Taking the sting out from new and emerging health threats

During British Science Week we look at the diversity of ongoing work across the UKHSA that works to protect the public from established and emerging threats to human health.

In this blog we focus on the activities of our Medical Entomology and Genesis Ecology (MEZE) team. Our scientists are responsible for assessing the emerging risk that arthropods (in the UK, primarily ticks and mosquitoes) can carry bacteria, viruses and parasites and cause disease.

Dr. Julian Medlock, who led the MEZE team, found the inspiration for his career in medical entomology in a diary he inherited from his great-grandfather who contracted malaria while in East Africa during World War I. Many years after recovering his footprint on the continent, he became enthusiastic about ecology, tropical diseases, and the natural environment.

The team’s role is to advise the UKHSA and the Department of Health and Social Care and other government advisory groups on the health risks of vector-borne diseases in the UK. Using the knowledge gained in the field, our entomologists work with local authorities to monitor and manage the risks and apply strategies to reduce the chances of establishing invasive species in our urban and rural areas.

The work style of an entomologist in the United Kingdom is seasonal, reflecting the life cycle and spread of the arthropods they study.

Typically, winter is used to analyze data collected in the warmer months when trends and field work are being done for any new identities in the UK. As an entomologist at the UKHSA, half the time is devoted to monitoring ticks that can spread Lyme disease, which is now endemic to the UK, and the rest of the time to mosquitoes and the germs they can carry.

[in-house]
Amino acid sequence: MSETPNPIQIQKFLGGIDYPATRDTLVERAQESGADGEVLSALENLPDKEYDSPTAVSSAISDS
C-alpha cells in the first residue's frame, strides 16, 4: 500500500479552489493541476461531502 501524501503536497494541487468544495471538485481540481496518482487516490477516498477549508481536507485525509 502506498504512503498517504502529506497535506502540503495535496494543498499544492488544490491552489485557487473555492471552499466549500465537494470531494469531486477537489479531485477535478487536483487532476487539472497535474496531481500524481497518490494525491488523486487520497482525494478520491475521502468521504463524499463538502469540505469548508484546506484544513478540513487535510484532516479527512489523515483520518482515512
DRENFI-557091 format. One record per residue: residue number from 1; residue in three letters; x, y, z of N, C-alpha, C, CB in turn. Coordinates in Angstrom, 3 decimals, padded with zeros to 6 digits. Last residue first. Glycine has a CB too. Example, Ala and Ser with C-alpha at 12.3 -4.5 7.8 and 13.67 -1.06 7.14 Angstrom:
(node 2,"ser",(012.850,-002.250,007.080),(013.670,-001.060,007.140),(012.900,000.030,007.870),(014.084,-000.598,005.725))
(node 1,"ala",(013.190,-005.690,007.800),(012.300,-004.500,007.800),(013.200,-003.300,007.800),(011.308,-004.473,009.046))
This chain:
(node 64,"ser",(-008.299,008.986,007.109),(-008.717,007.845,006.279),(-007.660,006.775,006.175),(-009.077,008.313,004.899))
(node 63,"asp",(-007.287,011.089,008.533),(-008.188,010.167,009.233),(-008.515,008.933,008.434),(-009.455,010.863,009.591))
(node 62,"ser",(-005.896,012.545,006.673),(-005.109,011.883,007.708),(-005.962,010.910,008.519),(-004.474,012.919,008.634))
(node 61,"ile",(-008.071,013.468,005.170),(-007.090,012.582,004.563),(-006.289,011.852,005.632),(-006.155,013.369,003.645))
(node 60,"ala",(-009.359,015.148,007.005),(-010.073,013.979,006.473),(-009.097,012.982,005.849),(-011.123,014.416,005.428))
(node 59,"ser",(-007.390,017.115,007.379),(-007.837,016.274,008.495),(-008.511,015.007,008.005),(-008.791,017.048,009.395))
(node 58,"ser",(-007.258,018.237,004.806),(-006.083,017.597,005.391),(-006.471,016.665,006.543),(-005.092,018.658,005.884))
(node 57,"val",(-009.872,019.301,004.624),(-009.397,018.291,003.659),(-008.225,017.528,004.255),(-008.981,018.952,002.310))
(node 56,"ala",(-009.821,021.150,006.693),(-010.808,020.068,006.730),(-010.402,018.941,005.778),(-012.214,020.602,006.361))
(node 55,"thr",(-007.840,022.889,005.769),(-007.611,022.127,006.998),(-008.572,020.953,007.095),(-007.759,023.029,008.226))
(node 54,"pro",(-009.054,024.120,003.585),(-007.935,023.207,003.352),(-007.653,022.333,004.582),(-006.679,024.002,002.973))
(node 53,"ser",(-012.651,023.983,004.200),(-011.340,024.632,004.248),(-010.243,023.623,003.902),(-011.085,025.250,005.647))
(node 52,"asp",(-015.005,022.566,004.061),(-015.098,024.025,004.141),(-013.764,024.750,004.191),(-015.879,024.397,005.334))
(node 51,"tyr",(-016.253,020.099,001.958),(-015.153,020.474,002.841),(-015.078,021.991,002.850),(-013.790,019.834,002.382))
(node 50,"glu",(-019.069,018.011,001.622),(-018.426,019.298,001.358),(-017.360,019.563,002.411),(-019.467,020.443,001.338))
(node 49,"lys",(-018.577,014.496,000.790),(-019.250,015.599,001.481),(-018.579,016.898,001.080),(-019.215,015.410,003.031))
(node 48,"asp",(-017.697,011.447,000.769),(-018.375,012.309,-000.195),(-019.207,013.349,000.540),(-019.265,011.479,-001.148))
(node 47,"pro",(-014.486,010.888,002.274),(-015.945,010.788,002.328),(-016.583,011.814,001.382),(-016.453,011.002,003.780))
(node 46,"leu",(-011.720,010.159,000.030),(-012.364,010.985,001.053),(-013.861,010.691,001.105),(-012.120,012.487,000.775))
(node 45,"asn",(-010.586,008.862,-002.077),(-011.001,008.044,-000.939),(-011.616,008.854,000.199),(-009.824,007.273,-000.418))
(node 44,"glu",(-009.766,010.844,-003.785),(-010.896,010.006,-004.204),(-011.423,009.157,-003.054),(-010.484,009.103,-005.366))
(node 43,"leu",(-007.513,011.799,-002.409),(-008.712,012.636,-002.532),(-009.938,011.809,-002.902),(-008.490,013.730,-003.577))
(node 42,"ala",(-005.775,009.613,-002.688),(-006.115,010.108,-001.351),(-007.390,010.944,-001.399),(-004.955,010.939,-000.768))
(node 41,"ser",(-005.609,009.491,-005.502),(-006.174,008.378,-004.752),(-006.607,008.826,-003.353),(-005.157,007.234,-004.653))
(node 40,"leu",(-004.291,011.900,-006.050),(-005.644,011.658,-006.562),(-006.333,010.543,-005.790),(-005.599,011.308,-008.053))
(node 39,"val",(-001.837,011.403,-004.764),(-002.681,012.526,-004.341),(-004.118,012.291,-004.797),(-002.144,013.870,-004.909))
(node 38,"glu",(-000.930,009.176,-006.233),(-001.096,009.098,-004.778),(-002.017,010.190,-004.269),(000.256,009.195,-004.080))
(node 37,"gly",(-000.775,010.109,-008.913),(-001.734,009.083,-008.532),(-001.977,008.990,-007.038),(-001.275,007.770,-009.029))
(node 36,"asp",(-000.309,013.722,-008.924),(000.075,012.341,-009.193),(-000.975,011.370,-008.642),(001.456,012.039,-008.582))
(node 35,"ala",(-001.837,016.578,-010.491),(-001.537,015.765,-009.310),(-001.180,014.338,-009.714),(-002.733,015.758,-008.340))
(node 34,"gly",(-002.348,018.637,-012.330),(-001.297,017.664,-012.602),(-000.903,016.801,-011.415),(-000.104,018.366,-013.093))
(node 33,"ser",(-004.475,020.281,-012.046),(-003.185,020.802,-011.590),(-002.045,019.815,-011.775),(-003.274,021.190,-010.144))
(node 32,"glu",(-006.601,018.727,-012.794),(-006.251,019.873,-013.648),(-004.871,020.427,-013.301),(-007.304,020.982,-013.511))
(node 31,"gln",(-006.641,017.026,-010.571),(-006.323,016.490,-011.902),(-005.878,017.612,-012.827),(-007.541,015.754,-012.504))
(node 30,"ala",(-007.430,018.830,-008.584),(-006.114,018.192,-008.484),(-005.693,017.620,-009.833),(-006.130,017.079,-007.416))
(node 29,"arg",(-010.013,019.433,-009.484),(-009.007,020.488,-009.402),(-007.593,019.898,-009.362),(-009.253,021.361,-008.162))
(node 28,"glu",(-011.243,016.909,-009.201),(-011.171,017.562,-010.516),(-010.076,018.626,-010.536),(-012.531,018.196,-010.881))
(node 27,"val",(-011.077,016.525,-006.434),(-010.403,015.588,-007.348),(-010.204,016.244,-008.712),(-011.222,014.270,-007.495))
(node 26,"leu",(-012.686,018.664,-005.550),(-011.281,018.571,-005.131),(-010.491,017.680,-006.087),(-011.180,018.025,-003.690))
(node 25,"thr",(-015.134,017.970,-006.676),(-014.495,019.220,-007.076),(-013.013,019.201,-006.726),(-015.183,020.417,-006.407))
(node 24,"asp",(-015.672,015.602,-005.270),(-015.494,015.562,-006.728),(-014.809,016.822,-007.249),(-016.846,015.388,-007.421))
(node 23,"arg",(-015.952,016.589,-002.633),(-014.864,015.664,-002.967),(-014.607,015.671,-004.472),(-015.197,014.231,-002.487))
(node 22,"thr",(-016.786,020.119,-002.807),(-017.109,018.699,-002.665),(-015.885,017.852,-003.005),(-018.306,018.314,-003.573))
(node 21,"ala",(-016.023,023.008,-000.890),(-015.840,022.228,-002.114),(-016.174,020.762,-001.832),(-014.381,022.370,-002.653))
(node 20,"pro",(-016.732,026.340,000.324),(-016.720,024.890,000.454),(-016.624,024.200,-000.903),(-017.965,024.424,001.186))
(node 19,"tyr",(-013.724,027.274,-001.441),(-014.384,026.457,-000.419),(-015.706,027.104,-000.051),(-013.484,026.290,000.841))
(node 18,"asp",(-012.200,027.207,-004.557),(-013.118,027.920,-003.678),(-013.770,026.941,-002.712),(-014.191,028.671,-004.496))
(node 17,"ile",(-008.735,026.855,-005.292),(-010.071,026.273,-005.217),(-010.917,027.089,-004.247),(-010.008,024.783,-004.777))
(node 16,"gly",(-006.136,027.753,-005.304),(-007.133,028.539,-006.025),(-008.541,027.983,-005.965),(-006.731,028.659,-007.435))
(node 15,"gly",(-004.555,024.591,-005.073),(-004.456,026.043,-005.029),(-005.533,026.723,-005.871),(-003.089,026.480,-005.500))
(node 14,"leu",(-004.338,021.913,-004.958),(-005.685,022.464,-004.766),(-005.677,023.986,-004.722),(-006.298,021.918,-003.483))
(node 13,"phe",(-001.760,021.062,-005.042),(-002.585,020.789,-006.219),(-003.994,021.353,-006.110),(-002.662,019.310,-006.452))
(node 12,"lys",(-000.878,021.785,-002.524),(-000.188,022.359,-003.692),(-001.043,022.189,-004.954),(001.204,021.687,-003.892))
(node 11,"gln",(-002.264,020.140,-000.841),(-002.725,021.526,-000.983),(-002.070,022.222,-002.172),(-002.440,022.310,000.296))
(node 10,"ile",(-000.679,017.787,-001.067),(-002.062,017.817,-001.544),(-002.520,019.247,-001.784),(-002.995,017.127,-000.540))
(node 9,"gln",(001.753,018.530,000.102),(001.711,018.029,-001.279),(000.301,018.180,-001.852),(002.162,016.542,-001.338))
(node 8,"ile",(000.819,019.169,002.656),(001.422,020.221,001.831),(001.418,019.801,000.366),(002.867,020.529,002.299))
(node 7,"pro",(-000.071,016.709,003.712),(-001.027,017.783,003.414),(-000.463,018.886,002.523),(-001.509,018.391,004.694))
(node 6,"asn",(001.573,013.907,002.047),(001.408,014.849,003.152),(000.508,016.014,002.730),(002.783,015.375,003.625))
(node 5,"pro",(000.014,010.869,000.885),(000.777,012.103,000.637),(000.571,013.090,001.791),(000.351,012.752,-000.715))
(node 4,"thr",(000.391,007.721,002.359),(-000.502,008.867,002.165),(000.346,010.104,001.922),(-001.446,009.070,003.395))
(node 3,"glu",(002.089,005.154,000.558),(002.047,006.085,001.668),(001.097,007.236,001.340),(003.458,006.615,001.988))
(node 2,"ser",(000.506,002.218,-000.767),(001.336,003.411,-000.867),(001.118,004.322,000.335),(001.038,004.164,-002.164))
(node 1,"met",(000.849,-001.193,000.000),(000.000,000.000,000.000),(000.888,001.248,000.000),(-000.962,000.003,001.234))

What is vector borne disease?

“Vectors” are living organisms such as ticks and mosquitoes that can transmit infectious pathogens to humans or from animals to humans.

Globally, vector-borne diseases account for more than 17% of all infectious diseases and cause more than 700,000 deaths annually. These can be caused by parasites, bacteria or viruses, and infectious diseases, including malaria, dengue and yellow fever.

Although most illnesses and deaths due to vector-borne diseases occur in the tropics, there is a growing risk for mosquitoes and ticks in the UK, both established and invasive, and it is the job of UKHSA entomologists to monitor their spread and testing. For any disease they may be able to carry and pass between humans.

The reasons behind the increased risk include globalization of travel and trade, changes in land use and climate change.

Our team works closely with local authorities and other government agencies, including animal and plant health organizations, to coordinate national vector surveillance programs and conduct field-based research on the effects of climate and climate change on vectors and their pathogens.

The team provides expertise and practical assistance in the UK oversight areas where the acquired knowledge is applied to mitigate future threats to the UK.

Dr Julian Medlock of UKHSA is doing fieldwork in Montserrat

Mosquitoes

In recent years we have seen small outbreaks of tropical diseases such as dengue fever in southern France. In the UK, invasive mosquito control systems are important to reduce these risks – and vector surveillance is an important part of fieldwork.

Where endangered mosquitoes are identified, we work with local authorities to implement control programs. The results of our study are also being used to reduce the suitability of wetlands for mosquitoes.